In the middle of all this personal angst about how the members of Tectonic related to the larger Laramie community, I nevertheless feel a certain amount of personal connection to two of its members: Stephen Belber and Greg Pierotti.  Perhaps it is because these two writers and actors of Tectonic Theater have both been willing to lay bare their own experiences with Laramie, their struggles and mistakes, and how the play still haunts them.  Maybe that's also the reason I've found it so hard to find a similar personal connection with Kaufman.  In contrast to Belber and Pierotti, Kaufman usually positions himself as the artistic theorist or architect, and perhaps that distant, forensic persona makes it harder for me to relate to him.

In any case, if you want to see why I tend to sympathize with Pierotti, he has a great article in the Advocate you should really check out.  In a real sense, the first article is telling his own story, and how Matthew Shepard and researching TLP changed his life.  The series ballooned into, so far, a seven-part exploration of the two plays as the company prepared to put both on tour last fall, and the whole thing is a fantastic read.  You can get Pierotti's perspective on everything from how the Tyler Clementi story relates to TLP to safety on college campuses to the problem of making snap judgments-- about gays and lesbians, but also about Christians, and he's very up front with where his own snap judgments lead to.  Please forgive me if I label the whole series a "must read." For those who want to see how Tectonic-- in this case, Pierotti's view, at least-- sees the world, it's quite valuable.  And it will challenge your assumptions about Tectonic Theater and the way they operate. The links to all seven parts are below!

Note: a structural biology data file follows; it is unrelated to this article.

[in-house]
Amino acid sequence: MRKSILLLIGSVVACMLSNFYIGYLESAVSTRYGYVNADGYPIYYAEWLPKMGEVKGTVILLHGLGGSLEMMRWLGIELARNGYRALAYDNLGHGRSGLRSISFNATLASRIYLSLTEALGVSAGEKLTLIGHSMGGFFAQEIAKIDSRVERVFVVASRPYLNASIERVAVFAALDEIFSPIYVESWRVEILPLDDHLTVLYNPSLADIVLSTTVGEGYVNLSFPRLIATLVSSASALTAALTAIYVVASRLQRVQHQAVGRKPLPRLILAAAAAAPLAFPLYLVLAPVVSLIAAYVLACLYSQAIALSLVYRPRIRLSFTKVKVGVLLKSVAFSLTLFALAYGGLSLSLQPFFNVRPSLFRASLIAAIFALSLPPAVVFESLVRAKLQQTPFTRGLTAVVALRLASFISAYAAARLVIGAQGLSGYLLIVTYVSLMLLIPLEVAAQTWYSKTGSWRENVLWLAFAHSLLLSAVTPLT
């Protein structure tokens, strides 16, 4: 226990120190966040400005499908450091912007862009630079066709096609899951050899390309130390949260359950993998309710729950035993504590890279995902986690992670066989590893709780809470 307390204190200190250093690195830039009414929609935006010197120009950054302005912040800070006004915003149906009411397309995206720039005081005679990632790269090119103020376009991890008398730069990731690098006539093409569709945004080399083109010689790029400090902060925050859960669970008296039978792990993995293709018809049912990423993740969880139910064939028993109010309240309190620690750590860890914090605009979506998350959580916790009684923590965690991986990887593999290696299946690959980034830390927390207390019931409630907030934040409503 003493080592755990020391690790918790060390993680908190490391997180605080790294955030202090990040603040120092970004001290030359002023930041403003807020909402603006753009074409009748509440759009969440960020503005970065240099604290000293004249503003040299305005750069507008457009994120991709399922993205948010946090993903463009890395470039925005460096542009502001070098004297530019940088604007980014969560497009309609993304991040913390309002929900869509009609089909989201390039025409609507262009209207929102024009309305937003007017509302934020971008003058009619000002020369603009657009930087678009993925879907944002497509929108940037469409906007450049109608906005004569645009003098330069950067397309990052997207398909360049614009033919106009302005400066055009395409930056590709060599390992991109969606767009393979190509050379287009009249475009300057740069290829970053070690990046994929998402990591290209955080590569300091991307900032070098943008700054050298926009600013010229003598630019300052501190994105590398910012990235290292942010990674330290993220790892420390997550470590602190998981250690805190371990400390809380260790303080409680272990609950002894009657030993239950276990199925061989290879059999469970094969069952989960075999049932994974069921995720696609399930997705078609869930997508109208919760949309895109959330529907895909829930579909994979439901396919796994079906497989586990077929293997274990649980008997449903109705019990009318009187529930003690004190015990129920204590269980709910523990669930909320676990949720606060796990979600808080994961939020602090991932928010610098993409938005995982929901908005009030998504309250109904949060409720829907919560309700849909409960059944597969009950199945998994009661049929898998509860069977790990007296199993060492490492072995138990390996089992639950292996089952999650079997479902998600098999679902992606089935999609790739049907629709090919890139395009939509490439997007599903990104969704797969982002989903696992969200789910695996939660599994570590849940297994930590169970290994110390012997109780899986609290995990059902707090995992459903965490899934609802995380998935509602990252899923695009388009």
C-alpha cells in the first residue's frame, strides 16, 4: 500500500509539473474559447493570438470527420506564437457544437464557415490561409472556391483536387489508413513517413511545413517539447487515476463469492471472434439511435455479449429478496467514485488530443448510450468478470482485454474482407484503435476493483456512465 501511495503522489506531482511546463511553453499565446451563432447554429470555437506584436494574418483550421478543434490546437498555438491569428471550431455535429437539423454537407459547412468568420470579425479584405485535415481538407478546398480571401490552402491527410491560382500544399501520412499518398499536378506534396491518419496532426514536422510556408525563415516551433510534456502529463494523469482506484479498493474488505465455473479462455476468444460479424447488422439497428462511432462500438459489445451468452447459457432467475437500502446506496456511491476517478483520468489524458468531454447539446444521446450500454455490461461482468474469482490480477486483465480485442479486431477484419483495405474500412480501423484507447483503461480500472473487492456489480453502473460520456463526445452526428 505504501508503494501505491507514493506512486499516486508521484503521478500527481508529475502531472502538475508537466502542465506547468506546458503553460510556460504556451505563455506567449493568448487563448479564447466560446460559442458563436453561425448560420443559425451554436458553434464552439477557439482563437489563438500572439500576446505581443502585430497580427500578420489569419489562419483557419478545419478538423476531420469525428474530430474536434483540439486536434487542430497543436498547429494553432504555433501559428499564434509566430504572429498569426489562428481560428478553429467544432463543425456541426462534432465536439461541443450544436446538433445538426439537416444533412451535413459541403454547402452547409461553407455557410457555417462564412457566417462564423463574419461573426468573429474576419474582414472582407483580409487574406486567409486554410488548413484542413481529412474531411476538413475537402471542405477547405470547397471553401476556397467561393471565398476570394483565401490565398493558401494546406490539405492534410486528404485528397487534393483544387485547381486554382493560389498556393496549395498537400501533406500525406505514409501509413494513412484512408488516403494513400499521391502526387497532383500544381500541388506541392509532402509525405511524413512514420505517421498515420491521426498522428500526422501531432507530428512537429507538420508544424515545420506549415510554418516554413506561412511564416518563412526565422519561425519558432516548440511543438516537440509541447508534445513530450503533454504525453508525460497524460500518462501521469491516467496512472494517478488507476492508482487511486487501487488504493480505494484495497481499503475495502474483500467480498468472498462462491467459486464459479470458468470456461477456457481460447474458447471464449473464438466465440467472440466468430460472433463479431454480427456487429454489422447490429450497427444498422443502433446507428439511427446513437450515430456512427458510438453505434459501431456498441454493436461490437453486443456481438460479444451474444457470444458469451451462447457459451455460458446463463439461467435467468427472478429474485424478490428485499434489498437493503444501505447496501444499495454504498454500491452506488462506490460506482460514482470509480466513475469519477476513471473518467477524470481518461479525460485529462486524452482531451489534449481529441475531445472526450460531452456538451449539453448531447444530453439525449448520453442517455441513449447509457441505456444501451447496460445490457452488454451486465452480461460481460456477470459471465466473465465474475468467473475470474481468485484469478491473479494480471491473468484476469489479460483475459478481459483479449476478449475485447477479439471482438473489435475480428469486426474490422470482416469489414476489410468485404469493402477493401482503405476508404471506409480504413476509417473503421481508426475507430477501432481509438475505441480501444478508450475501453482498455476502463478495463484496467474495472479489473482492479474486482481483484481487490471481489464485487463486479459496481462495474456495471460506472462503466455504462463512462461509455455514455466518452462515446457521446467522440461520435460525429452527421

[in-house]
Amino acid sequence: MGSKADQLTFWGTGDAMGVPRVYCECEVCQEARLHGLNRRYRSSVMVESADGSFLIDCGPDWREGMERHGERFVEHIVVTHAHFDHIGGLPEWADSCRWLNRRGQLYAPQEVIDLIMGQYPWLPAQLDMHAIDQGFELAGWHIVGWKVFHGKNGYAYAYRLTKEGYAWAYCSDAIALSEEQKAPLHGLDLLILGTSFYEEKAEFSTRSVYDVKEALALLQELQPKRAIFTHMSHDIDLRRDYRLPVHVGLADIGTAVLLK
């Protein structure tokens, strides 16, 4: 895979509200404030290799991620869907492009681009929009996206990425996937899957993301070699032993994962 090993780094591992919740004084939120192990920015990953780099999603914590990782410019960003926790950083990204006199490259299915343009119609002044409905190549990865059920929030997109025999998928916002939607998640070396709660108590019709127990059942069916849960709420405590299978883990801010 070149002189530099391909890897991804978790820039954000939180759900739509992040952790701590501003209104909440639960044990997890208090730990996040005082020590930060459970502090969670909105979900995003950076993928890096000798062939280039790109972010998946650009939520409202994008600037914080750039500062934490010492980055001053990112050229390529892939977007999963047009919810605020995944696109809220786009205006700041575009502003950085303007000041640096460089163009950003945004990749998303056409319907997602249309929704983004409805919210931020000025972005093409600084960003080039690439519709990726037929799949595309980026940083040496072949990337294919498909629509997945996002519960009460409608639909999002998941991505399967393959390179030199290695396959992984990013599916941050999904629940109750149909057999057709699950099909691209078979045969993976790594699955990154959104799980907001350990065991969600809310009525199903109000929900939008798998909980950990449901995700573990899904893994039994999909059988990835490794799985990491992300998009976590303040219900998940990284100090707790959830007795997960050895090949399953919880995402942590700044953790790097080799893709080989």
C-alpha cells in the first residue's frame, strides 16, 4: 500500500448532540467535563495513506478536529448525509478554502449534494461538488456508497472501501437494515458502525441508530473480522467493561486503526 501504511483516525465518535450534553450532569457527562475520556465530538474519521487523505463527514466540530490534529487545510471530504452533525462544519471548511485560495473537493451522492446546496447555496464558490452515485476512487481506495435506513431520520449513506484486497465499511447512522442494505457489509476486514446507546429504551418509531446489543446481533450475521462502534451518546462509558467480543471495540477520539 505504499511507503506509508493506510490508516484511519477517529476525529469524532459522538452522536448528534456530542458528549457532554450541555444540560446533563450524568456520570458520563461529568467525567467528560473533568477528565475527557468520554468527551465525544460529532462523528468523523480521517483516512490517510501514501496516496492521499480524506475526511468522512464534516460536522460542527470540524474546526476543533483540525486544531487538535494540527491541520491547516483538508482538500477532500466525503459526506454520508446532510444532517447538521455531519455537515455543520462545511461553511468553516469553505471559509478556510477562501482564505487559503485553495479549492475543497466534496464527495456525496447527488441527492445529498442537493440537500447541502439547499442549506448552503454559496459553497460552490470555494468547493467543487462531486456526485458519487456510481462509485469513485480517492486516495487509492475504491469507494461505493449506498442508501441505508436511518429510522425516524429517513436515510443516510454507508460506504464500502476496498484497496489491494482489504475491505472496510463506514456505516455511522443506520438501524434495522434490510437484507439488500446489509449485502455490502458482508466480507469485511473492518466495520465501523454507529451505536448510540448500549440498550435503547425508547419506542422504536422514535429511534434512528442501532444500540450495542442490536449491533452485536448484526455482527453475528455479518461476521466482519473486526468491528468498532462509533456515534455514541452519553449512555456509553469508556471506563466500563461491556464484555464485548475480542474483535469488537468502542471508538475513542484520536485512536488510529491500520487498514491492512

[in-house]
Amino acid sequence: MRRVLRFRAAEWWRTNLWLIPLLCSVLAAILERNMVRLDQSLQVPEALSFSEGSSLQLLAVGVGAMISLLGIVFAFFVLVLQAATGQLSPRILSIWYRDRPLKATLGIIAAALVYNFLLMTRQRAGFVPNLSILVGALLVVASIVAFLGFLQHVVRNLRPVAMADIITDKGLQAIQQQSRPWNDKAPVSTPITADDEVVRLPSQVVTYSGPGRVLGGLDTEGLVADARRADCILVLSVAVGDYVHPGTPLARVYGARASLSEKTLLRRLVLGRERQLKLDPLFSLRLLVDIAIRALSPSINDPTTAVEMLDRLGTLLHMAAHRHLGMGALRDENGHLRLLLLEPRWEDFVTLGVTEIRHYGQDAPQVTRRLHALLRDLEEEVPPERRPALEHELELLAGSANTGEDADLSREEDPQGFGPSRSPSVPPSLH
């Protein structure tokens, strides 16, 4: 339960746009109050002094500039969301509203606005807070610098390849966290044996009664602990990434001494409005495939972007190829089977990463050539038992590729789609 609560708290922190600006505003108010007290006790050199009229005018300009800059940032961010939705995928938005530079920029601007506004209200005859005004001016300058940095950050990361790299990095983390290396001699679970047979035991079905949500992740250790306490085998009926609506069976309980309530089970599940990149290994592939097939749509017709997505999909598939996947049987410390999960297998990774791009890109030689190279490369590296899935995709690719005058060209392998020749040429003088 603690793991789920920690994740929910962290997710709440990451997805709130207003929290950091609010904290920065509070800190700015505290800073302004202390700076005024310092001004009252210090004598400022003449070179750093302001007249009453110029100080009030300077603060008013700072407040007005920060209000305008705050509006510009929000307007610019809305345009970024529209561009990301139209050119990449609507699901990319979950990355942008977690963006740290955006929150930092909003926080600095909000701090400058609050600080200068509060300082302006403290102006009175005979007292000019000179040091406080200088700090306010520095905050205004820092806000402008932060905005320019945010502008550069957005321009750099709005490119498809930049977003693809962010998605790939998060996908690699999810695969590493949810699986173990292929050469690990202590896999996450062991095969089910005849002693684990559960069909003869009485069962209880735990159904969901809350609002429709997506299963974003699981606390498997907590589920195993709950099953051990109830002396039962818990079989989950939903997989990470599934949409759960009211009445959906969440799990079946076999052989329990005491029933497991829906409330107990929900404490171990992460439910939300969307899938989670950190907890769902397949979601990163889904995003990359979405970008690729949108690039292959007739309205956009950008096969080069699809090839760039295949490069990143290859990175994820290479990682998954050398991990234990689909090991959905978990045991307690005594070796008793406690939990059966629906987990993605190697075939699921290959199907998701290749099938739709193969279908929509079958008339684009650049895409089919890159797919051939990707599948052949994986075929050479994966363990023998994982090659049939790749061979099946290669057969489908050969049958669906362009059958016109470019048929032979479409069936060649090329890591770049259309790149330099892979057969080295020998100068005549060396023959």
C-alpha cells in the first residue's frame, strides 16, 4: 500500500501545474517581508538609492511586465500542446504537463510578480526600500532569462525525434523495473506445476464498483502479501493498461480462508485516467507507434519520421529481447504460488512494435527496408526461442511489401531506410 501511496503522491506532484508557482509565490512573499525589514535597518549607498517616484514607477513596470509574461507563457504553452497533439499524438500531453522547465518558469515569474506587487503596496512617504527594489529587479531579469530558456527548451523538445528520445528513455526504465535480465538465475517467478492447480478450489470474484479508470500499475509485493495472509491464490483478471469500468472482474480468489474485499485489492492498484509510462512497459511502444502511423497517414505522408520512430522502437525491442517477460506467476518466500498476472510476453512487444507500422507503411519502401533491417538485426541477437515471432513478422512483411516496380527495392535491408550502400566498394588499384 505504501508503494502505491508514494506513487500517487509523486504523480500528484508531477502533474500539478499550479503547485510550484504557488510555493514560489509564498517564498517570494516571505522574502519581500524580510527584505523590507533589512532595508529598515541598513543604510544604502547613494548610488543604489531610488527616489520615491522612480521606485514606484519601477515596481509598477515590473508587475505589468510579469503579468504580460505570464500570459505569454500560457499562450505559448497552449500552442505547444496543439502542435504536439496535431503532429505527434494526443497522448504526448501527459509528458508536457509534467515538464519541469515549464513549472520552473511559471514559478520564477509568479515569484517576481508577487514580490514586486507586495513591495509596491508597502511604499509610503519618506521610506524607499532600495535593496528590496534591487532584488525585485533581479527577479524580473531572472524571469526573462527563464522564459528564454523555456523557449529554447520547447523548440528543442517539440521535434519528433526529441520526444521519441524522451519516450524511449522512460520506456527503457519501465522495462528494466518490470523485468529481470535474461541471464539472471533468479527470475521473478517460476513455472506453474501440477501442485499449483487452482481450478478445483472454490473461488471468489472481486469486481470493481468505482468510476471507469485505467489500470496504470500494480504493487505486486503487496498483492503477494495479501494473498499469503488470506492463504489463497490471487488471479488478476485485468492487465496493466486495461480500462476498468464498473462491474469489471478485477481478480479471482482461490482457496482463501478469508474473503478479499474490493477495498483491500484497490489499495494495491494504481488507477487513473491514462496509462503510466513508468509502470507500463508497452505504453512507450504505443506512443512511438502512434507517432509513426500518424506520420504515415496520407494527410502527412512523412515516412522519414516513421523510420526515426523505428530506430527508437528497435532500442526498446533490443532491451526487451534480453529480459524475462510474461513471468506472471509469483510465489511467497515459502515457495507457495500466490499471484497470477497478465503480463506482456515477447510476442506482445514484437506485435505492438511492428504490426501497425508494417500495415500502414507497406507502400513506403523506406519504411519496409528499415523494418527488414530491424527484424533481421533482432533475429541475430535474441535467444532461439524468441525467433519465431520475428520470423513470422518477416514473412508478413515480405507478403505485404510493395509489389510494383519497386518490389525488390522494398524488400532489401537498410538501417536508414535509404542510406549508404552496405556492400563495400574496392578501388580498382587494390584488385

On the Road with Laramie, Part 1-- August 10, 2010
On the Road with Laramie, Part 2-- August 25, 2010
On the Road with Laramie, Part 3-- September 14, 2010
On the Road with Laramie, Part 4-- October 6, 2010
On the Road with Laramie, Part 5-- October 18, 2010
On the Road with Laramie, Part 6-- Jan 11, 2011
On the Road with Laramie, Part 7-- February 8, 2011